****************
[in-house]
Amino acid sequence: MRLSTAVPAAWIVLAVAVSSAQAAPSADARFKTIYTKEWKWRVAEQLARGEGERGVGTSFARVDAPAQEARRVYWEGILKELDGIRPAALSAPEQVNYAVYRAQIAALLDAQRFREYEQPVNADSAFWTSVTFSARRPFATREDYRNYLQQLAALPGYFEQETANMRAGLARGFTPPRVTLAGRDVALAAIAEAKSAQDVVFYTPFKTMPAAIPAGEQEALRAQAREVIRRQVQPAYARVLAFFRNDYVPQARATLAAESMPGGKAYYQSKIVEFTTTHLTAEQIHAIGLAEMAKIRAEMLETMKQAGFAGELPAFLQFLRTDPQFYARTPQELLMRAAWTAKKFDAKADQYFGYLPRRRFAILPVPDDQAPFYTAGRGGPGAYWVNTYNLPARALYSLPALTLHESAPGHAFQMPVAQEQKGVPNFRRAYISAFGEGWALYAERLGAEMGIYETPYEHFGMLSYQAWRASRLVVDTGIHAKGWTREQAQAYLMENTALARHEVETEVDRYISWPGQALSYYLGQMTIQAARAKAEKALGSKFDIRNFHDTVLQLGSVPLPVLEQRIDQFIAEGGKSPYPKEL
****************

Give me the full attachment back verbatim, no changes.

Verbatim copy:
[in-house]
Amino acid sequence: MRLSTAVPAAWIVLAVAVSSAQAAPSADARFKTIYTKEWKWRVAEQLARGEGERGVGTSFARVDAPAQEARRVYWEGILKELDGIRPAALSAPEQVNYAVYRAQIAALLDAQRFREYEQPVNADSAFWTSVTFSARRPFATREDYRNYLQQLAALPGYFEQETANMRAGLARGFTPPRVTLAGRDVALAAIAEAKSAQDVVFYTPFKTMPAAIPAGEQEALRAQAREVIRRQVQPAYARVLAFFRNDYVPQARATLAAESMPGGKAYYQSKIVEFTTTHLTAEQIHAIGLAEMAKIRAEMLETMKQAGFAGELPAFLQFLRTDPQFYARTPQELLMRAAWTAKKFDAKADQYFGYLPRRRFAILPVPDDQAPFYTAGRGGPGAYWVNTYNLPARALYSLPALTLHESAPGHAFQMPVAQEQKGVPNFRRAYISAFGEGWALYAERLGAEMGIYETPYEHFGMLSYQAWRASRLVVDTGIHAKGWTREQAQAYLMENTALARHEVETEVDRYISWPGQALSYYLGQMTIQAARAKAEKALGSKFDIRNFHDTVLQLGSVPLPVLEQRIDQFIAEGGKSPYPKEL